The Passage Of Time In Shakespeare's Macbeth

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The passage of time is the only certainty in life, and for many people it is horrifying. Nothing can stop time from continuing day after day, and as one of the the common experiences of all people, is a common theme in literature. Shakespeare’s Macbeth briefly touches on the subject in one of the most famous passages from Shakespeare. After Macbeth drives away all of his friends, he loses all of his happiness because he believes time will make everything he has done insignificant, and no one brings joy to his life to convince him otherwise. When people commit evil acts, they may no longer be able to see the good in life.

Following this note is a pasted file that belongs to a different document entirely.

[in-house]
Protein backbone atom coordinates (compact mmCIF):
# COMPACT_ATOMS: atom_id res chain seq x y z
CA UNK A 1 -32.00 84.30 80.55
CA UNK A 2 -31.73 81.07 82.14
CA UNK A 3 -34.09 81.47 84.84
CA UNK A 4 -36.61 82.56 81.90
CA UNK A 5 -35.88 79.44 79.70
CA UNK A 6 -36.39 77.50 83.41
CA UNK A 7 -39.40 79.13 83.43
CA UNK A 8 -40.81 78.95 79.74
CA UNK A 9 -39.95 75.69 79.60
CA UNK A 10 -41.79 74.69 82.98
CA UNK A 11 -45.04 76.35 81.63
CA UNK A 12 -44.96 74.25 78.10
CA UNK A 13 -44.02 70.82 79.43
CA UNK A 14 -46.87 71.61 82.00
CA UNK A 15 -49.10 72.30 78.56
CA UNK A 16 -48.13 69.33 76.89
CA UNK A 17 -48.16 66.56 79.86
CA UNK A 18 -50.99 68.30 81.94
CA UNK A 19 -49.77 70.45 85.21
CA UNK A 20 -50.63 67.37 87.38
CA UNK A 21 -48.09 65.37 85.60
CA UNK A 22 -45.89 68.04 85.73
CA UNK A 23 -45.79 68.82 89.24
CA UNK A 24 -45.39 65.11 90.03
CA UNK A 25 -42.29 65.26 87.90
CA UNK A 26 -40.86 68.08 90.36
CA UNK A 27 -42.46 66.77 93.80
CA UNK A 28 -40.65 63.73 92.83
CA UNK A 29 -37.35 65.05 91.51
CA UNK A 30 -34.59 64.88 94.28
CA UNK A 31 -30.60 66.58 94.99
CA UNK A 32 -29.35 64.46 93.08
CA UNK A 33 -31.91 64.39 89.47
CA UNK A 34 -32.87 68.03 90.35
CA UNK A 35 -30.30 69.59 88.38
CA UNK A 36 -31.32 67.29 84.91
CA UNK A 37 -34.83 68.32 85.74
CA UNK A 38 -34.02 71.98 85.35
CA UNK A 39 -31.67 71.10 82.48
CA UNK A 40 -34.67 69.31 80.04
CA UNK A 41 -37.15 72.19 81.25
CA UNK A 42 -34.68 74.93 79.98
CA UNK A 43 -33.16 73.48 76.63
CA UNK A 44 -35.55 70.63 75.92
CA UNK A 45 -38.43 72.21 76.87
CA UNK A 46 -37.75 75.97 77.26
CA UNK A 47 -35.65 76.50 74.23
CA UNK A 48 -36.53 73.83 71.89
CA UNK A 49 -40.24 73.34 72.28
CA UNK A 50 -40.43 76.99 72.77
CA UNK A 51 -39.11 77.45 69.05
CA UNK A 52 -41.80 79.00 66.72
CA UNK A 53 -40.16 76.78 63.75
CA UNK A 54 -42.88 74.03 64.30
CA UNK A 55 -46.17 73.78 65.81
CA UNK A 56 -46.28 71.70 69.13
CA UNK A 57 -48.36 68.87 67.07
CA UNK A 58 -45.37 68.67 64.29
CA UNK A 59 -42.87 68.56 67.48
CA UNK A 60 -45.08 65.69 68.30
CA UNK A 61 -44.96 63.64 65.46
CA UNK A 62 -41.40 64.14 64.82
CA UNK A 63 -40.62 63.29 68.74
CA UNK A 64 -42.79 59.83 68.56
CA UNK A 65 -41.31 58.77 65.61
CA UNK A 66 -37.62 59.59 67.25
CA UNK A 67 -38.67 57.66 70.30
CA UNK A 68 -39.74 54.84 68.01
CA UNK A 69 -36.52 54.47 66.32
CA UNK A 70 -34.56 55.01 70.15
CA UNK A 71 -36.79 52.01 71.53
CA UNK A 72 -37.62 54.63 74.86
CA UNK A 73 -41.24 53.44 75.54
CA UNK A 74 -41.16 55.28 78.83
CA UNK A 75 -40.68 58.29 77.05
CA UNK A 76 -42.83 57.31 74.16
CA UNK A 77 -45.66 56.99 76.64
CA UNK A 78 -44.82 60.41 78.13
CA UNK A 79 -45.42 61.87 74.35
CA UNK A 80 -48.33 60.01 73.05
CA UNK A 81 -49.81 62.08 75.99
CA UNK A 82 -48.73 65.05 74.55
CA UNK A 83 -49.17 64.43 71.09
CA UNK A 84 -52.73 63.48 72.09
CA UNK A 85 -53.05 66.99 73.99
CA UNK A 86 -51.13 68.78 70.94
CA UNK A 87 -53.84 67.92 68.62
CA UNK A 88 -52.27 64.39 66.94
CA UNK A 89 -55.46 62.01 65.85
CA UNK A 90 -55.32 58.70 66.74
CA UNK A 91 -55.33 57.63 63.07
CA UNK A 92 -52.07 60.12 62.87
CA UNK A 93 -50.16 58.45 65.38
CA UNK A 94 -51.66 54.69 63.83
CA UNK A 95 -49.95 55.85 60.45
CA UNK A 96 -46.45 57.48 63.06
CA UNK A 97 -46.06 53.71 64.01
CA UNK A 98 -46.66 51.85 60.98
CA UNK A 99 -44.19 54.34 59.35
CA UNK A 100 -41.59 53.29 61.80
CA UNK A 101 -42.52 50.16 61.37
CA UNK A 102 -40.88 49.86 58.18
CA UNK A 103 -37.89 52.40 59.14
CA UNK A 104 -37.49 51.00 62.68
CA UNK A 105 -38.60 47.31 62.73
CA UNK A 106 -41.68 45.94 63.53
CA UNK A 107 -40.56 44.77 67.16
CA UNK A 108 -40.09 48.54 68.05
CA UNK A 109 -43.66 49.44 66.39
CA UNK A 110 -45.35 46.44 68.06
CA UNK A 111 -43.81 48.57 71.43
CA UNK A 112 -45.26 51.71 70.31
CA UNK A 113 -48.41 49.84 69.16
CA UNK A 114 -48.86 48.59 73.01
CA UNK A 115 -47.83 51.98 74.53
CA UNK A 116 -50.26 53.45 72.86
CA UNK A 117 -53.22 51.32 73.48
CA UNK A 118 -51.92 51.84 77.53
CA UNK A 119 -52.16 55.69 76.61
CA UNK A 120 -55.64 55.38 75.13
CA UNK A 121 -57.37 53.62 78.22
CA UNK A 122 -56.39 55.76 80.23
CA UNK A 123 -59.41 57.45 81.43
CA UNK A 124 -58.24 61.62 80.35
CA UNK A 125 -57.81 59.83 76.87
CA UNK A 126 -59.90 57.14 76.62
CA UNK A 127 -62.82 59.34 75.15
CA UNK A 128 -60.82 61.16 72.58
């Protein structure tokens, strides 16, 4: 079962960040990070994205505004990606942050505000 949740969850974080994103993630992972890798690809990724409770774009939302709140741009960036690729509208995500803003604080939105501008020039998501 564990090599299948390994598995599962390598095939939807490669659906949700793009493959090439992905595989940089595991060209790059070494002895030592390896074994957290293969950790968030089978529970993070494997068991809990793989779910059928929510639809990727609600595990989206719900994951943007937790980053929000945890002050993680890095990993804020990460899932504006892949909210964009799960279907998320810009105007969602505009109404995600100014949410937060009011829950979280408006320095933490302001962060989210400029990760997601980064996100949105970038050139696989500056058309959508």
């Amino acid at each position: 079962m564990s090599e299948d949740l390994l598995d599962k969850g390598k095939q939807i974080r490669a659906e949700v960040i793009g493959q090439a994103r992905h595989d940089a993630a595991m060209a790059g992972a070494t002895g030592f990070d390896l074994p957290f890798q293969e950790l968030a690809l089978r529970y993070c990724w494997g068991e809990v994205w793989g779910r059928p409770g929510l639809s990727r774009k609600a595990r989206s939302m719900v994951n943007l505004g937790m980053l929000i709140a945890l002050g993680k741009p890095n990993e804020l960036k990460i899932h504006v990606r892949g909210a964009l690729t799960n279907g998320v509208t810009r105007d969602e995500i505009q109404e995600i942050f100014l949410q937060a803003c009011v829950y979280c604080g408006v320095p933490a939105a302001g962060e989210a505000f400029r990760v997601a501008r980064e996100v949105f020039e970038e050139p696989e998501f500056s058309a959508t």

Macbeth’s soliloquy has distinct parts where he shifts topics, not necessarily divided by sentences. His first topic is in the first three lines, “Tomorrow and tomorrow and tomorrow / Creeps in this petty pace from day to day / To the last syllable of recorded time” (5.5.22-24). Here, Macbeth explains how he feels that “tomorrow and tomorrow and tomorrow,” or every day, is the same to him. The repetition of “tomorrow” also holds another meaning. Tomorrow is in the future, and his emphasis on the future means that he knows it will continue in the future. Each day “creeps” by, and he feels every second of the days that he hates. Even worse, they are “petty,” or meaningless, pure drudgery for him to live through every day. He sees no hope, and believes that this will continue until “the last syllable of recorded time.” Macbeth knows that all of his suffering
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